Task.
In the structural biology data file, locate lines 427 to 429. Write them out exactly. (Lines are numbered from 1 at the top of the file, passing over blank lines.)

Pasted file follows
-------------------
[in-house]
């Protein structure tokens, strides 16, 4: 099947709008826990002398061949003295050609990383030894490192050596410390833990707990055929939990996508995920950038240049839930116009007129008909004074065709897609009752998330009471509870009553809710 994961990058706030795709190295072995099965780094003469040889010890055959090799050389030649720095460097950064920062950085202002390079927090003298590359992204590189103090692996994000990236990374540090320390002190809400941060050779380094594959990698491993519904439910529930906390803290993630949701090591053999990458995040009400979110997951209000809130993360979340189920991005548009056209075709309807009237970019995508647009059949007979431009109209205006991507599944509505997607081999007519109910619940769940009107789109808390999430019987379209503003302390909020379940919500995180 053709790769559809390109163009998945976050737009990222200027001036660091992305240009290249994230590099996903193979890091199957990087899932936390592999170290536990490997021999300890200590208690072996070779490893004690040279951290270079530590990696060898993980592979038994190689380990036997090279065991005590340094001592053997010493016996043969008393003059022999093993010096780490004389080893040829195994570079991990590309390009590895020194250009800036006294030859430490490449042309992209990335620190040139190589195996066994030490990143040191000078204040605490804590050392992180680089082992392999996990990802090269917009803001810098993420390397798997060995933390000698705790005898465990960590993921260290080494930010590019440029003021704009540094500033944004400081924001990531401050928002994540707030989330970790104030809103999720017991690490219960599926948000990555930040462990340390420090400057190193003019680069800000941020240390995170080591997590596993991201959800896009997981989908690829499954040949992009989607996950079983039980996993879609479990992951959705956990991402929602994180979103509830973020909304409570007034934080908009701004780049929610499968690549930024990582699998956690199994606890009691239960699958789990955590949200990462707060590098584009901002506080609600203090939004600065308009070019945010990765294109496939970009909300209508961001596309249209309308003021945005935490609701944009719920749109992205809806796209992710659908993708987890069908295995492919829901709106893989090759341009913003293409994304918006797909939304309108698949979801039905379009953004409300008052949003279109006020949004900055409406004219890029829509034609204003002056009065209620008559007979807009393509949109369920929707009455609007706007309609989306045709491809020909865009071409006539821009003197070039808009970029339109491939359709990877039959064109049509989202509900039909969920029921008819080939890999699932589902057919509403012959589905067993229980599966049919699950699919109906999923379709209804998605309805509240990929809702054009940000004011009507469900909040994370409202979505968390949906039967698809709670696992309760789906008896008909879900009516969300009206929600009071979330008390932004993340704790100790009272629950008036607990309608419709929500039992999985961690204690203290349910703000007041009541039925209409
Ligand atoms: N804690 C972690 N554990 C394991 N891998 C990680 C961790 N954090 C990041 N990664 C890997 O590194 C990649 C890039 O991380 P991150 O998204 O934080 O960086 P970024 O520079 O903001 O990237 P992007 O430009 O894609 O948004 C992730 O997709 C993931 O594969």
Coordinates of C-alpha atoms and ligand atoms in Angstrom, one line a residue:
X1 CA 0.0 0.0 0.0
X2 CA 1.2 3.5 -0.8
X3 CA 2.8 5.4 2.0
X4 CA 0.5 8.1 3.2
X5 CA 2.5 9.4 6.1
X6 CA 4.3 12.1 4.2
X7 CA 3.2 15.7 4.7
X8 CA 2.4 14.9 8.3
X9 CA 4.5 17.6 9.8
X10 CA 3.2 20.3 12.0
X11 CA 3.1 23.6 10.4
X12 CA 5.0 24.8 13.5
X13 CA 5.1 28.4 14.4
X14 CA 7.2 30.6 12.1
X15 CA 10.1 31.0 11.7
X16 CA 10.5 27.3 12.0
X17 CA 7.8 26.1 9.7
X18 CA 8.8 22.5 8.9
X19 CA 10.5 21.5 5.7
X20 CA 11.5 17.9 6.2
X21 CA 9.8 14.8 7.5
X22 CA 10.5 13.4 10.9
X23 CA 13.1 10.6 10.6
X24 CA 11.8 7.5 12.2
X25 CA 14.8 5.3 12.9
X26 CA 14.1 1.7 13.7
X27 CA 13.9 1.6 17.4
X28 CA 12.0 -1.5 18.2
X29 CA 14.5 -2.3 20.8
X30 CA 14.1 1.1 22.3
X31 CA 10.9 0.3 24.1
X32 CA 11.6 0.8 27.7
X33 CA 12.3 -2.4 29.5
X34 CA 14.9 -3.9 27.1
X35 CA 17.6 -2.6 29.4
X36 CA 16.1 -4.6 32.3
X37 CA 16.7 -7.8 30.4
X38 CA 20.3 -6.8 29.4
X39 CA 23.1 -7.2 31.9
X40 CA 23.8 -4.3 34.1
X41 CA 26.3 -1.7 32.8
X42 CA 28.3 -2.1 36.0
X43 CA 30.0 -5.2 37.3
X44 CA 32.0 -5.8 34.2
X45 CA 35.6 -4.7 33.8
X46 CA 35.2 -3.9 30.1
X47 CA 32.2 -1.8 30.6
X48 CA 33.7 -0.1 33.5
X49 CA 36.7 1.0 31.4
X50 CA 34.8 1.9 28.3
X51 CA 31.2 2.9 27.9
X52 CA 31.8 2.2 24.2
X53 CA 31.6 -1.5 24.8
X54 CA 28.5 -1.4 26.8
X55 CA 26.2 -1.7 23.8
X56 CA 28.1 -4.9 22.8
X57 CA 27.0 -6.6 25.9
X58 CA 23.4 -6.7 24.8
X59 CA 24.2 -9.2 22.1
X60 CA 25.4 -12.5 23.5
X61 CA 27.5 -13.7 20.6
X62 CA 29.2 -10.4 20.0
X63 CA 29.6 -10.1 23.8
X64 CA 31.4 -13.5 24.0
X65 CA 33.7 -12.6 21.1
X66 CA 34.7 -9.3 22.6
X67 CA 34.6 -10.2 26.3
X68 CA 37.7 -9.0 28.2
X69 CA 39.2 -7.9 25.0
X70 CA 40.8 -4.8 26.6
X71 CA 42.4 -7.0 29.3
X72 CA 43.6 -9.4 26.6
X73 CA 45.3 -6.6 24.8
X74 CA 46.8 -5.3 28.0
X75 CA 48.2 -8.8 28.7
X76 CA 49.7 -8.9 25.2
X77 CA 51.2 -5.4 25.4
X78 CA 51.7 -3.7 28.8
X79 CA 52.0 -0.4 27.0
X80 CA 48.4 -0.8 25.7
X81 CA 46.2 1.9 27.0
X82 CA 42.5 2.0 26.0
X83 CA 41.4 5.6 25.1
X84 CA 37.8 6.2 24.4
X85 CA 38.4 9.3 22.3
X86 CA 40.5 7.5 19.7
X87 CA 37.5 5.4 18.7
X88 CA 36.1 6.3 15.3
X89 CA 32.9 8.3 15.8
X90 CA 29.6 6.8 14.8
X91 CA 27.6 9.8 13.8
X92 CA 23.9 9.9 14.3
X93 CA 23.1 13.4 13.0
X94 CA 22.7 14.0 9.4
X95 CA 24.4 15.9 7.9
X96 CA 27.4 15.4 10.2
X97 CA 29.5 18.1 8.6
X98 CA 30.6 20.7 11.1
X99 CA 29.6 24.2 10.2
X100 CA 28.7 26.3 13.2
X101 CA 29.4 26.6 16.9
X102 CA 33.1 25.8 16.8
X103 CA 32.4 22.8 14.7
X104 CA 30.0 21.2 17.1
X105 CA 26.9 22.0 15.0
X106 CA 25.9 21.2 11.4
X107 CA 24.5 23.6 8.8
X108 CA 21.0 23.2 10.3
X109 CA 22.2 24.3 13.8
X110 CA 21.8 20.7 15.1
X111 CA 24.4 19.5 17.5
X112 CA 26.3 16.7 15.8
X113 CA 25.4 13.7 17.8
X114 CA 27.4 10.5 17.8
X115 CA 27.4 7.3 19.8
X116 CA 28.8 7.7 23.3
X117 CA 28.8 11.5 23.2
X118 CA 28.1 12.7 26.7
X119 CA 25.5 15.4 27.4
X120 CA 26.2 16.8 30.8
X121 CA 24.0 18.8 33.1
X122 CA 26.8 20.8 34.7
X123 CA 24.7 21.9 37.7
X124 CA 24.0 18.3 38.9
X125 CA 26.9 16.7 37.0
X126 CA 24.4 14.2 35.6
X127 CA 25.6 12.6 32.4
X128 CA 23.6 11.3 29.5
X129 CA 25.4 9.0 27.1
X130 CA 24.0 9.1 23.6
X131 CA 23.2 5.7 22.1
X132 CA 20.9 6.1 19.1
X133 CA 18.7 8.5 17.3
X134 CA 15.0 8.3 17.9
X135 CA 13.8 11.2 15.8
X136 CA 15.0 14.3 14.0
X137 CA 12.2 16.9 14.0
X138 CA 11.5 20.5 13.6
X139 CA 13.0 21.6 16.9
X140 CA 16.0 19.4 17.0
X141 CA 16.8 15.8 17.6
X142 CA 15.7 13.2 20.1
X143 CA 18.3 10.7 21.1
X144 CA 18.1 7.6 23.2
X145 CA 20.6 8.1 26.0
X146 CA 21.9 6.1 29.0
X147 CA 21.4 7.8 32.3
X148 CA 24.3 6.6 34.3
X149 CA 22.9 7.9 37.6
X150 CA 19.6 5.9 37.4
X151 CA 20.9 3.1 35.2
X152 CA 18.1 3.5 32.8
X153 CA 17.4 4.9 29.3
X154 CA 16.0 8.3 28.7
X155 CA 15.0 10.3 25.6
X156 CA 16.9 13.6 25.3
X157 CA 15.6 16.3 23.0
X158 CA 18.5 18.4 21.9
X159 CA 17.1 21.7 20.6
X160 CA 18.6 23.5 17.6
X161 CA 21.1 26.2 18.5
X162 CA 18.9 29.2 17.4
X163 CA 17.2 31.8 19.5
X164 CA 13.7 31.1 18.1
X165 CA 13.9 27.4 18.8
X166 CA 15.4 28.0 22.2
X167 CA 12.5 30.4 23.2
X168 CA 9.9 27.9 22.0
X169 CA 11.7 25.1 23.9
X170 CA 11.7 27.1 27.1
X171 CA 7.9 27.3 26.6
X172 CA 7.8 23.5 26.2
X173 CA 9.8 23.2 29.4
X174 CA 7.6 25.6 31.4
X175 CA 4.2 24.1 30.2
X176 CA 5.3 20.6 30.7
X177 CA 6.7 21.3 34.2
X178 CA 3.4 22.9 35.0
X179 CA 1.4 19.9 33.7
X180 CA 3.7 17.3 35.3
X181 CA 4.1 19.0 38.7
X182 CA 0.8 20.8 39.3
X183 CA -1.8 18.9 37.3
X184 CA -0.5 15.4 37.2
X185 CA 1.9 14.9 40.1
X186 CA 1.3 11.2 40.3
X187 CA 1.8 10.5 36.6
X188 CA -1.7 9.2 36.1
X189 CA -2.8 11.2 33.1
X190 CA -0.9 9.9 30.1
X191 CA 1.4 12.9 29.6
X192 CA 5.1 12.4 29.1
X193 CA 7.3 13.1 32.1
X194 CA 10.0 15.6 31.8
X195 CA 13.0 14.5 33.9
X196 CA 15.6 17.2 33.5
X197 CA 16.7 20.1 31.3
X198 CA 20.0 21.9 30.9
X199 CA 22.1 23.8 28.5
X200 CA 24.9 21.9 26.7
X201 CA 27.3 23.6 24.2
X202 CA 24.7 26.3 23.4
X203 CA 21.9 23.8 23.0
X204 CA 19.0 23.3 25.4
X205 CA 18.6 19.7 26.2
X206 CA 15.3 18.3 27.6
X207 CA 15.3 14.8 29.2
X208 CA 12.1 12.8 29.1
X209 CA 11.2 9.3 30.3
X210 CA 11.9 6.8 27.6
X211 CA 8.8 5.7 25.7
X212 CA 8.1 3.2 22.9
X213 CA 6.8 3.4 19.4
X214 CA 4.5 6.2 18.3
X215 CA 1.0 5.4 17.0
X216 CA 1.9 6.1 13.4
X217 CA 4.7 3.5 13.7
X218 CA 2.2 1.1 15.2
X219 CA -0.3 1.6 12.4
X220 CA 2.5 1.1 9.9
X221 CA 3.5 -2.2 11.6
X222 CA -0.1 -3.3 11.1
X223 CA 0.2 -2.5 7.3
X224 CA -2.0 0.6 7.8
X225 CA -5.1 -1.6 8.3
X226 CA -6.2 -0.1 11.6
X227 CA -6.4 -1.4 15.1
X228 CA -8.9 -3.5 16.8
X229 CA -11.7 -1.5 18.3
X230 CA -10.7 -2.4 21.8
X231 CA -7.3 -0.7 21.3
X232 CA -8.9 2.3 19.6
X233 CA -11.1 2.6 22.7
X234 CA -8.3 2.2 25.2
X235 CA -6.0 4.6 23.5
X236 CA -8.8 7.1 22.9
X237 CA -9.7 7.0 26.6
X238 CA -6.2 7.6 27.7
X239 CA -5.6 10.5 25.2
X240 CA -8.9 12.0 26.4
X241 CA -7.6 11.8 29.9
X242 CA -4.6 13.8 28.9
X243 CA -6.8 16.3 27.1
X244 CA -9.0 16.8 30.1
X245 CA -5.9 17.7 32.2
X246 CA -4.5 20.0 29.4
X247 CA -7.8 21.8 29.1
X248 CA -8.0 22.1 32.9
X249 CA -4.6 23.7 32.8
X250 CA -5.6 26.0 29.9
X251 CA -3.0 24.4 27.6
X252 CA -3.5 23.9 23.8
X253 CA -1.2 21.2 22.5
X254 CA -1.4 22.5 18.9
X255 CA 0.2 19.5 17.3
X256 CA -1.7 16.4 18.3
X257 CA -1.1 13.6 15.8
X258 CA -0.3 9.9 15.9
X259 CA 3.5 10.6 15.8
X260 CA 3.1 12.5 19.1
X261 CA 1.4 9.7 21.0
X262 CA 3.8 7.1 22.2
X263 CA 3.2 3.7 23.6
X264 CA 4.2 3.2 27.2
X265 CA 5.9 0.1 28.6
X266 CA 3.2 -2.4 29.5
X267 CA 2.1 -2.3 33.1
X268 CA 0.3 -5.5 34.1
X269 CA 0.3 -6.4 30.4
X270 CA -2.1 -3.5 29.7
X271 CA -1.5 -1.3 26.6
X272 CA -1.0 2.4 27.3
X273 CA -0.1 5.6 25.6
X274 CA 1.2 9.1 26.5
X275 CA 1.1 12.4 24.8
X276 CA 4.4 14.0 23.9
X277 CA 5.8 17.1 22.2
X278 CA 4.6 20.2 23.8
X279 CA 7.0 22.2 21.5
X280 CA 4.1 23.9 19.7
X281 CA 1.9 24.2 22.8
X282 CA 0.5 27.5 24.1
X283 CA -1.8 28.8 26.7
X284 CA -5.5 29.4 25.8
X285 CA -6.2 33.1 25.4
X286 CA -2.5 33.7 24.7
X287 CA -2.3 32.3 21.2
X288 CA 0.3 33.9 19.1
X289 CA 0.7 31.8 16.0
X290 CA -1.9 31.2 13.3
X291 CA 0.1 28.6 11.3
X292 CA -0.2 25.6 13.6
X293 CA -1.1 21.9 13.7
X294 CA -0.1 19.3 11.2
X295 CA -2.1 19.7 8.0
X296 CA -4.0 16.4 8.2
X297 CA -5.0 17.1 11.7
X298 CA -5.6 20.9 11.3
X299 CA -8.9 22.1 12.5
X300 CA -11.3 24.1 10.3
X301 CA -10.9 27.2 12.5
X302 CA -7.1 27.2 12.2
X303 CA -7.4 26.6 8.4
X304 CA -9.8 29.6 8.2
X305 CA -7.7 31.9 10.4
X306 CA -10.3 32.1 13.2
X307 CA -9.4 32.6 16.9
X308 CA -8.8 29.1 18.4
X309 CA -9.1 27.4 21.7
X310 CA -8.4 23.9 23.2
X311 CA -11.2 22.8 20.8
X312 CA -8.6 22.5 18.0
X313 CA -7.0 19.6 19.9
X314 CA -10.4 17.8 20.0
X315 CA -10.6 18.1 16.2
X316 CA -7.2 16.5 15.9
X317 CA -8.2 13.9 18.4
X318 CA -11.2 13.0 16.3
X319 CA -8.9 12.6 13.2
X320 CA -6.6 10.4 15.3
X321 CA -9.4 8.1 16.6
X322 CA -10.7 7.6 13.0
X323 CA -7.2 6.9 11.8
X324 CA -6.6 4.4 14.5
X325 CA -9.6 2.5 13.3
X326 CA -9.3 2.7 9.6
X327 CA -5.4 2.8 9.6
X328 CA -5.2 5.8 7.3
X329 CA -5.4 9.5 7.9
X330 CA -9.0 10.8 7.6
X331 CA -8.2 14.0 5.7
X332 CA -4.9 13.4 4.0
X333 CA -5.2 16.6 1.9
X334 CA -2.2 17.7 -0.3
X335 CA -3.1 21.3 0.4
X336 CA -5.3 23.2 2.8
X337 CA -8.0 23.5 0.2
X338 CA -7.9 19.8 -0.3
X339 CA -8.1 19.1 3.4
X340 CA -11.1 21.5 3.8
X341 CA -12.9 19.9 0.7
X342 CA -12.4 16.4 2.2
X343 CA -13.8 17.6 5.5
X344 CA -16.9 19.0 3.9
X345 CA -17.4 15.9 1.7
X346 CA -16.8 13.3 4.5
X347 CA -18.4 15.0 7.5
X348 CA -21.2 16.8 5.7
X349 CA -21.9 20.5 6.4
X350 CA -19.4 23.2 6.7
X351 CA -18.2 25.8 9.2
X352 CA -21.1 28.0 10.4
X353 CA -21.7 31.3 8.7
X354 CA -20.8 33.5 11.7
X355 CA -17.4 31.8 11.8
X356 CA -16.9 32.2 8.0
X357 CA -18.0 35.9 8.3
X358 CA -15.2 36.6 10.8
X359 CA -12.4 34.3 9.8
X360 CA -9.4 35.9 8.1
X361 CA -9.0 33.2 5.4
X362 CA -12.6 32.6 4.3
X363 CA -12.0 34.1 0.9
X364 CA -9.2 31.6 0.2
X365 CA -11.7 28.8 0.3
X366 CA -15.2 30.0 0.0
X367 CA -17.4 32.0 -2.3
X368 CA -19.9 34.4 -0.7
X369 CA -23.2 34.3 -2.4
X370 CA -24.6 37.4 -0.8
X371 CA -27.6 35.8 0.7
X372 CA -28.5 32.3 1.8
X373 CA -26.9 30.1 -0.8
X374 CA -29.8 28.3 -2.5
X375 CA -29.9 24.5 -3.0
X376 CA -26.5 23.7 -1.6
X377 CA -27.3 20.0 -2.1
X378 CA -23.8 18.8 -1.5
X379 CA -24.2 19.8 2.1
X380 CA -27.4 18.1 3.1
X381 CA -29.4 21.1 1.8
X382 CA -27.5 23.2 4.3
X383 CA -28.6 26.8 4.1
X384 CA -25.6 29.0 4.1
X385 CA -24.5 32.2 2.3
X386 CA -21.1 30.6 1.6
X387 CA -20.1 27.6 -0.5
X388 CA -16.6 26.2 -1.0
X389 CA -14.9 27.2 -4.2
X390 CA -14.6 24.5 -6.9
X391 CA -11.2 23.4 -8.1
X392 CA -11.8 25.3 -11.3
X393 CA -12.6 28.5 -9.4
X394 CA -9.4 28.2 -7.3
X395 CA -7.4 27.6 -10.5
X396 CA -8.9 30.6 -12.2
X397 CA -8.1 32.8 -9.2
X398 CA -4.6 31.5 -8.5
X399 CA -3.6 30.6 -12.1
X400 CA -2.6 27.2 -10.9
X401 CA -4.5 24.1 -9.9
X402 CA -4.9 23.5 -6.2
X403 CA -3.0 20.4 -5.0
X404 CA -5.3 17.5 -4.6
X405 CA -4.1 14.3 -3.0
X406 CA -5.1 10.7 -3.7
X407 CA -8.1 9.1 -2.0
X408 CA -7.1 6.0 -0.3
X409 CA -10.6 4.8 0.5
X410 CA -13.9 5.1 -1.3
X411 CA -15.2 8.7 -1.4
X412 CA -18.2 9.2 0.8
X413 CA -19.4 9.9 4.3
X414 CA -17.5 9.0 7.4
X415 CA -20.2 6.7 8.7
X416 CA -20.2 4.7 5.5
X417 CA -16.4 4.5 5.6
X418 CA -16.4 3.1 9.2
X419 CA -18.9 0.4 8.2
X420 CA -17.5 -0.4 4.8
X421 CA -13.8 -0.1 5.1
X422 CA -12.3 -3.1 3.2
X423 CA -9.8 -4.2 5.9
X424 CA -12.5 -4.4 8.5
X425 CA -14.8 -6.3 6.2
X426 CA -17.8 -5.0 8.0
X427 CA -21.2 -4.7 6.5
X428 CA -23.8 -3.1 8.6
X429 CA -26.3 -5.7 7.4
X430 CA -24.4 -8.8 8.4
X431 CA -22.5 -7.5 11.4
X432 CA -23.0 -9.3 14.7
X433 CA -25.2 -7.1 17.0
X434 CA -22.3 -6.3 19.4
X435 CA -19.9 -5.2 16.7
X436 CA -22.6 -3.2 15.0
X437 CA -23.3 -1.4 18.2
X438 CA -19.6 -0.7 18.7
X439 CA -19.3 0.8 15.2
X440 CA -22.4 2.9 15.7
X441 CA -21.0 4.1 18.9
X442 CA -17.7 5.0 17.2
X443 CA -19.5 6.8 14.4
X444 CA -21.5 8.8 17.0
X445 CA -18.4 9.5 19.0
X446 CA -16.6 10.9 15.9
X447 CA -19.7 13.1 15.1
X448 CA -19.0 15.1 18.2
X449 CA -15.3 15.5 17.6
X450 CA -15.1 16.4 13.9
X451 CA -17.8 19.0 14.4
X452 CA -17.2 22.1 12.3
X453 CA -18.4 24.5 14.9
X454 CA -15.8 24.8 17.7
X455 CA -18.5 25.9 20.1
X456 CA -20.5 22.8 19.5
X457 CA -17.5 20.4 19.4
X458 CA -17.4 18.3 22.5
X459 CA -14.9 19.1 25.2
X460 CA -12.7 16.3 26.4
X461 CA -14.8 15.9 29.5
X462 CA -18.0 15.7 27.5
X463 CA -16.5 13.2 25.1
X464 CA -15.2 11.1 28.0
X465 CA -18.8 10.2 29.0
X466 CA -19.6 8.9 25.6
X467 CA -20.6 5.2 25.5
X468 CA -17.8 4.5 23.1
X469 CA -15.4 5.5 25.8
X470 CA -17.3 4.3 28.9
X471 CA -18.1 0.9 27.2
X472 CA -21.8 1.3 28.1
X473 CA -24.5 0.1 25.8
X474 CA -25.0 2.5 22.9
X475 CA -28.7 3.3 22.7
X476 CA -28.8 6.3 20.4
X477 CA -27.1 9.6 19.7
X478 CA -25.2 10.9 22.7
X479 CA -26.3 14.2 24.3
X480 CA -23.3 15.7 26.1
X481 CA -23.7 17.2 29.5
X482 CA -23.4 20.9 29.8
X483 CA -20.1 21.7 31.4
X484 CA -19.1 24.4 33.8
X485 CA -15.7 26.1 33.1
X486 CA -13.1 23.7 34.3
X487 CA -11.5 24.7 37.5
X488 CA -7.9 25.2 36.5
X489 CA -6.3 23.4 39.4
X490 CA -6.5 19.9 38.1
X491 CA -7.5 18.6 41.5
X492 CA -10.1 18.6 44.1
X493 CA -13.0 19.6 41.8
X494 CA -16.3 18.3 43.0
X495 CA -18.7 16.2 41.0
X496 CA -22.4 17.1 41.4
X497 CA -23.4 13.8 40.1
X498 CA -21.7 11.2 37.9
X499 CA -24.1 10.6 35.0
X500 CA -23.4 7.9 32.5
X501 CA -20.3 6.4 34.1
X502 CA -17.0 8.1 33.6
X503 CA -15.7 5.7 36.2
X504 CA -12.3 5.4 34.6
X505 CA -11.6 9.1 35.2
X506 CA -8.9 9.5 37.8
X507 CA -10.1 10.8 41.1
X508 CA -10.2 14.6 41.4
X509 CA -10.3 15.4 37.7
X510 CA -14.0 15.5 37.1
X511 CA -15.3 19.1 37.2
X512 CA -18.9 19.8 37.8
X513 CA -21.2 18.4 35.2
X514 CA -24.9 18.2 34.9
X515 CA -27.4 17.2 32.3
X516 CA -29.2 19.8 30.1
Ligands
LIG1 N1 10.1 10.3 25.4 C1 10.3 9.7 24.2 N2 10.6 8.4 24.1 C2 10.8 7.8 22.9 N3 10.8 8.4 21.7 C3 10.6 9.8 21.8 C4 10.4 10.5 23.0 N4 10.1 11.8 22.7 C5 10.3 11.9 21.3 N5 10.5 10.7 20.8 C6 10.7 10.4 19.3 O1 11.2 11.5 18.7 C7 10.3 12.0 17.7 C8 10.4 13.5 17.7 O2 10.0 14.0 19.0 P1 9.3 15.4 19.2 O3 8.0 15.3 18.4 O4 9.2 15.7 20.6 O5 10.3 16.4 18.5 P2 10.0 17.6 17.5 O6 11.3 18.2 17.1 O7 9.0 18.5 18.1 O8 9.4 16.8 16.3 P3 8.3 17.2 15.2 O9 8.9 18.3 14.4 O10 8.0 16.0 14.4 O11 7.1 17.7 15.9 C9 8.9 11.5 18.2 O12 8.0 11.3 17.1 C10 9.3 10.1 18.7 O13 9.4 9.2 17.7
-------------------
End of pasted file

X423 CA -9.8 -4.2 5.9
X424 CA -12.5 -4.4 8.5
X425 CA -14.8 -6.3 6.2